Designs for the tactical vehicles can start on a napkin but are quickly translated to CAD and subjected to Finite Analysis (FEA) strain gauges and other data acquisition tools. In the last five years alone Polaris Industries has logged cycles of learning with more than 1 million off-road vehicles.

The company has an “extensive and accurate library of load cases that we feed into these tools to determine the best use of materials, including high-strength steels,” says Senior Platform Engineer Dick Maki.

Feedback is gathered from the military customer throughout the design, which is an iterative process, says Maki. “It means we design, test, redesign and test again, repeating these procedures until we’ve exceeded all requirements.”

The Polaris creed — understand the riding experience; live the riding experience; work to make it better — points to another critical element in the manufacturer’s radical approach. “We’re constantly riding and working to improve the ride and that can’t be done on a computer or paper alone,” says Bedard. “We have multiple build phases, the last of which is a production build.”

This stage begins with a master CAD model, used to generate the bill of material. Engineering then prepares a drawing of each component. The MRZR requires 900 unique parts made up of more than 2,800 pieces. Many are fabricated in-house such as formed tubing, painted parts, weldments and subassemblies. Other parts are sourced and shipped to the plant just in time.

A wide range of metals are used, among them HSS and aircraft-grade aluminum. Eighty percent of the MRZR is fabricated at Roseau before it’s shipped to Osceola to be fitted with military-specific components. The DAGOR is designed, developed and prototyped in Wyoming and built at vehicle manufacturing partner Roush Industries in Detroit. DAGOR contains 530 parts assembled from more than 1,400 pieces.

“Our manufacturing flow is well orchestrated,” Bedard says. “We handle a lot of subcomponents from sheet metal to die castings, rubber and plastics that are welded, machined, stamped and injection molded. Sheet metal and tubes are laser cut. Many of these components come into our plant at the same time and are then transferred directly to their designated locations on the assembly line. The flow of materials fed to the operators on the line is constant.”

Many of the unique parts specified for both the MRZR and the DAGOR require Polaris Defense to invest in a range of tooling from castings to injection molded components.

Early testing and quality checks for the MRZR are conducted at Roseau and Osceola. Following final fit-up, vehicles may also undergo a series of test profiles at Nevada Automotive Test Center in Carson City.

“The test center offers the worst available terrain for analysis and evaluation,” says Haddad. “Our military customers specify the types of testing required and the number of hours needed for each trial.”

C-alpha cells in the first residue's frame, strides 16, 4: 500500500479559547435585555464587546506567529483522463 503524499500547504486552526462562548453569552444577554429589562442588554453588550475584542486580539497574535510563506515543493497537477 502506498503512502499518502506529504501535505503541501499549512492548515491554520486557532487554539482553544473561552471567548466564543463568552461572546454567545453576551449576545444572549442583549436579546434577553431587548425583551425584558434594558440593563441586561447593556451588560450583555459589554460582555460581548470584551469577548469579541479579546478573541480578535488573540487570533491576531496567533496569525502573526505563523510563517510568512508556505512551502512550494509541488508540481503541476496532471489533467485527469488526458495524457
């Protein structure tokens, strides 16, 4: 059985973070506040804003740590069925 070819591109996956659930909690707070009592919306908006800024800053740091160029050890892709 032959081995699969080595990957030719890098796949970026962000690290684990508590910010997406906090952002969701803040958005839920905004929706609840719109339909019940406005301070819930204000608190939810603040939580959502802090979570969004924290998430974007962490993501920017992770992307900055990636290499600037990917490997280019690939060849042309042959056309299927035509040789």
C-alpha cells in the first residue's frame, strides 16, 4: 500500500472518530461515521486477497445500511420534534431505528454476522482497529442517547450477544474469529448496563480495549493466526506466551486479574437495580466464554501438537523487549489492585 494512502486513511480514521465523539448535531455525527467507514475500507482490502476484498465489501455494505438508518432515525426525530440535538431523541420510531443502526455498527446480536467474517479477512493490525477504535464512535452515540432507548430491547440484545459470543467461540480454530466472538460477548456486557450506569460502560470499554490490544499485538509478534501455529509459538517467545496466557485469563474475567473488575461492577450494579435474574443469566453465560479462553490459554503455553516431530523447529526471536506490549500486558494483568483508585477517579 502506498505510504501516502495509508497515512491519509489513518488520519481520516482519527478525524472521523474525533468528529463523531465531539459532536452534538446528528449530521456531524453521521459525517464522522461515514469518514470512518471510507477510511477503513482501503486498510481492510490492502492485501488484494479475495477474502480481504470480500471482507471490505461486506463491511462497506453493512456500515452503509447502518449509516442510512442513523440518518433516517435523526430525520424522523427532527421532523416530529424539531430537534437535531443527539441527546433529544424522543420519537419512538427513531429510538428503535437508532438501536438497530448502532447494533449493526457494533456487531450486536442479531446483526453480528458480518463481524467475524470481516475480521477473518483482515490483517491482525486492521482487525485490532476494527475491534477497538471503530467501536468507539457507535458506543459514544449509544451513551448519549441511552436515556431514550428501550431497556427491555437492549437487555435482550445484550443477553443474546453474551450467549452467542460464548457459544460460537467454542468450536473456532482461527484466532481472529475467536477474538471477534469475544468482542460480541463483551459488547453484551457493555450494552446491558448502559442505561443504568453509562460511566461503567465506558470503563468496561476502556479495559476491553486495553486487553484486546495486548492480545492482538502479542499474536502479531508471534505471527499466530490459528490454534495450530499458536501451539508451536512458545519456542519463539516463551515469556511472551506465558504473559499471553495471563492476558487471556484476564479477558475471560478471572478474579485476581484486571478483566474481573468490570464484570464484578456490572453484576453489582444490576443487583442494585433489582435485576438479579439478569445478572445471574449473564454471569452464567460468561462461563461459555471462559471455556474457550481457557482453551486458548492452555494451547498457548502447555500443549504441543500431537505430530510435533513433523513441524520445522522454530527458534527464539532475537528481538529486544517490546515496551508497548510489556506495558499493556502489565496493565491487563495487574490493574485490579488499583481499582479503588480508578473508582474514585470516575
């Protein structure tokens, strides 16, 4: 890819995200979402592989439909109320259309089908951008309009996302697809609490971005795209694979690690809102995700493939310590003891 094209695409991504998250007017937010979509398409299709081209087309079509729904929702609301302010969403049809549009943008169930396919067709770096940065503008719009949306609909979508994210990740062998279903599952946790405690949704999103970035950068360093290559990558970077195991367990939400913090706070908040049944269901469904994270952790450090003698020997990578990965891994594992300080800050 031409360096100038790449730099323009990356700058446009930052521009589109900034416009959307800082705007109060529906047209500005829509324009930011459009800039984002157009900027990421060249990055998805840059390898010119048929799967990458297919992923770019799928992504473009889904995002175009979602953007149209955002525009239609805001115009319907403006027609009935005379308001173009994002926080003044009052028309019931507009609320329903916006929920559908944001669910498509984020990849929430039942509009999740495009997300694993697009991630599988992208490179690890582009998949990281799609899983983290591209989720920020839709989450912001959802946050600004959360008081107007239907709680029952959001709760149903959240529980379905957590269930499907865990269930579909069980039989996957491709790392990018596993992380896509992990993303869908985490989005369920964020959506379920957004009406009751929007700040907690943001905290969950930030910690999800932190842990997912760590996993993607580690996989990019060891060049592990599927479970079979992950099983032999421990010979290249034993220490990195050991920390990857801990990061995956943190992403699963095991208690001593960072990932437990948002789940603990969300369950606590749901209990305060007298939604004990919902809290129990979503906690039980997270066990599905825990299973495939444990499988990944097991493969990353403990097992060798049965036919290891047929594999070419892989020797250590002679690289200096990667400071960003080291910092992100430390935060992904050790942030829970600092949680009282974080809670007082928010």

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Logan Berg tightens lug nuts on an MRZR 2 on the final assembly line in Roseau.

Making it count

For Polaris Defense employees, quality means more than just test drives, parts inspection and meeting tolerance, material, finish and performance requirements. Justin Thompson, son of Scott Thompson, an upfitter at the Osceola plant, returned safely from his deployment in 2014 and remains an active National Guard member. “Building these vehicles still means the same to me as it did before. Everything has to be right before it leaves, otherwise it just cannot leave,” Scott Thompson says.

“We understand that ours are sometimes the last hands to touch these vehicles before they are shipped directly into theater,” adds Bedard.

Perhaps the best testament to the manufacturer’s progressive technology developments, metalworking craftsmanship and continuous process improvements is that of military service members. “Soldiers from a special forces command driving our ATVs wrote to tell us that the mobility we provide allows them to get out of harm’s way and avoid IEDs,” says Haddad. “They told us that our vehicles saved their lives.”

New contract

SOCOM, headquartered at MacDill Air Force Base, Florida, has been using the MRZR for several years. Last August SOCOM awarded Polaris Defense a new sole-source, five-year contract for continuing delivery order options on the MRZR 2 and MRZR 4. The contract is valued at up to $83 million.

The Marine Corps is also evaluating the ultralight vehicles for its mission profiles. Polaris Defense vehicles are deployed in more than 20 countries with demand escalating among U.S. and allied forces.

In the face of growth and product development, employees are willing to continue putting in long hours to get the job done. Senior Manufacturing Engineer Kevin McCormick credits the dedication of Polaris Defense personnel in part to “that good, old-fashioned Midwest work ethic.”

Production Supervisor Tom Oestreich says, “Knowing that someone’s life may depend on our vehicles working properly adds a dimension of responsibility that can be felt by every team member. Each of us has a deep sense of pride in building our military products. We push ourselves to be letter perfect because these vehicles have to run, have to survive, and have to support field operators wherever they go.” FFJ